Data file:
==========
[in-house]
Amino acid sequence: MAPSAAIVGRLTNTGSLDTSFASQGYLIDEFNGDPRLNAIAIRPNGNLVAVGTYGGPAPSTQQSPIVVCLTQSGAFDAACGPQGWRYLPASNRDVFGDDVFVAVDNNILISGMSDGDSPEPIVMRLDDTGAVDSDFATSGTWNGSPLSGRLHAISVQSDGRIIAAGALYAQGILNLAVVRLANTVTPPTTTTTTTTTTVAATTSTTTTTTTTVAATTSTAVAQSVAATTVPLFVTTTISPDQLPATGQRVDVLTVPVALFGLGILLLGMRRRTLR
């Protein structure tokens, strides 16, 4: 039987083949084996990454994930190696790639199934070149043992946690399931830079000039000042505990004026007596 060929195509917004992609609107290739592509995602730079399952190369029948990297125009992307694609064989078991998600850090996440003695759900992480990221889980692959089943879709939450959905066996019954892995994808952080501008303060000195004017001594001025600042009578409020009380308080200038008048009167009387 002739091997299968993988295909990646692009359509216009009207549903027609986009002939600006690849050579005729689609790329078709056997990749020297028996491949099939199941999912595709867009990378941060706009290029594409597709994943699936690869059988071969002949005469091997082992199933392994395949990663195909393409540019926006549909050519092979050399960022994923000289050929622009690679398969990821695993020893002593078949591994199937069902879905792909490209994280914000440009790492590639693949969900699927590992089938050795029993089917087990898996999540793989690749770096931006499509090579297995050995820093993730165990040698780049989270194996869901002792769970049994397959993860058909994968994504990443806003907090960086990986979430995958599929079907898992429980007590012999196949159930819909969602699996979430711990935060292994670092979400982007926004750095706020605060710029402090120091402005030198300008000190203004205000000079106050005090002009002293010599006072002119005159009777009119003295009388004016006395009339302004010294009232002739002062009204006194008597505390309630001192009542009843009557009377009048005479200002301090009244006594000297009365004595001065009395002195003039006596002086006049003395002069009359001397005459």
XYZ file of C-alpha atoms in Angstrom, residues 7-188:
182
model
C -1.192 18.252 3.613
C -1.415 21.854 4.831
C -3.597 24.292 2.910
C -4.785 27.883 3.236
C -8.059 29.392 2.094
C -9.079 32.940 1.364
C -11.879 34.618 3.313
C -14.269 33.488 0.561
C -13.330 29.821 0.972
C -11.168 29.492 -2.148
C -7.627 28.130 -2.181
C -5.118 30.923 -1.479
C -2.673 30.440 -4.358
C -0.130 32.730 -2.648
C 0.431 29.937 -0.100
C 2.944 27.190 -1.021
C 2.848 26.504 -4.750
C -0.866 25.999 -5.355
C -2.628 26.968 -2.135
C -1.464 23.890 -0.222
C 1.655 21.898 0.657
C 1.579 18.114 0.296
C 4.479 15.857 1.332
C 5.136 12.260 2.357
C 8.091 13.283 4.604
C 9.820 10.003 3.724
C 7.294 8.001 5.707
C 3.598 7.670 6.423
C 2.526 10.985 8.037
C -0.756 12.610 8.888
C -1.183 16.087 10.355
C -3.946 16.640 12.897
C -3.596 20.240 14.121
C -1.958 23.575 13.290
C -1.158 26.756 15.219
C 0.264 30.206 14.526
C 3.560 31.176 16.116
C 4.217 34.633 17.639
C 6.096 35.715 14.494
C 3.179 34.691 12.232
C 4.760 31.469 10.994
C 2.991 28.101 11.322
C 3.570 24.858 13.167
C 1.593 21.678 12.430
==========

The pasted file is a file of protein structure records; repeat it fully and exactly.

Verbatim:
[in-house]
Amino acid sequence: MAPSAAIVGRLTNTGSLDTSFASQGYLIDEFNGDPRLNAIAIRPNGNLVAVGTYGGPAPSTQQSPIVVCLTQSGAFDAACGPQGWRYLPASNRDVFGDDVFVAVDNNILISGMSDGDSPEPIVMRLDDTGAVDSDFATSGTWNGSPLSGRLHAISVQSDGRIIAAGALYAQGILNLAVVRLANTVTPPTTTTTTTTTTVAATTSTTTTTTTTVAATTSTAVAQSVAATTVPLFVTTTISPDQLPATGQRVDVLTVPVALFGLGILLLGMRRRTLR
């Protein structure tokens, strides 16, 4: 039987083949084996990454994930190696790639199934070149043992946690399931830079000039000042505990004026007596 060929195509917004992609609107290739592509995602730079399952190369029948990297125009992307694609064989078991998600850090996440003695759900992480990221889980692959089943879709939450959905066996019954892995994808952080501008303060000195004017001594001025600042009578409020009380308080200038008048009167009387 002739091997299968993988295909990646692009359509216009009207549903027609986009002939600006690849050579005729689609790329078709056997990749020297028996491949099939199941999912595709867009990378941060706009290029594409597709994943699936690869059988071969002949005469091997082992199933392994395949990663195909393409540019926006549909050519092979050399960022994923000289050929622009690679398969990821695993020893002593078949591994199937069902879905792909490209994280914000440009790492590639693949969900699927590992089938050795029993089917087990898996999540793989690749770096931006499509090579297995050995820093993730165990040698780049989270194996869901002792769970049994397959993860058909994968994504990443806003907090960086990986979430995958599929079907898992429980007590012999196949159930819909969602699996979430711990935060292994670092979400982007926004750095706020605060710029402090120091402005030198300008000190203004205000000079106050005090002009002293010599006072002119005159009777009119003295009388004016006395009339302004010294009232002739002062009204006194008597505390309630001192009542009843009557009377009048005479200002301090009244006594000297009365004595001065009395002195003039006596002086006049003395002069009359001397005459």
XYZ file of C-alpha atoms in Angstrom, residues 7-188:
182
model
C -1.192 18.252 3.613
C -1.415 21.854 4.831
C -3.597 24.292 2.910
C -4.785 27.883 3.236
C -8.059 29.392 2.094
C -9.079 32.940 1.364
C -11.879 34.618 3.313
C -14.269 33.488 0.561
C -13.330 29.821 0.972
C -11.168 29.492 -2.148
C -7.627 28.130 -2.181
C -5.118 30.923 -1.479
C -2.673 30.440 -4.358
C -0.130 32.730 -2.648
C 0.431 29.937 -0.100
C 2.944 27.190 -1.021
C 2.848 26.504 -4.750
C -0.866 25.999 -5.355
C -2.628 26.968 -2.135
C -1.464 23.890 -0.222
C 1.655 21.898 0.657
C 1.579 18.114 0.296
C 4.479 15.857 1.332
C 5.136 12.260 2.357
C 8.091 13.283 4.604
C 9.820 10.003 3.724
C 7.294 8.001 5.707
C 3.598 7.670 6.423
C 2.526 10.985 8.037
C -0.756 12.610 8.888
C -1.183 16.087 10.355
C -3.946 16.640 12.897
C -3.596 20.240 14.121
C -1.958 23.575 13.290
C -1.158 26.756 15.219
C 0.264 30.206 14.526
C 3.560 31.176 16.116
C 4.217 34.633 17.639
C 6.096 35.715 14.494
C 3.179 34.691 12.232
C 4.760 31.469 10.994
C 2.991 28.101 11.322
C 3.570 24.858 13.167
C 1.593 21.678 12.430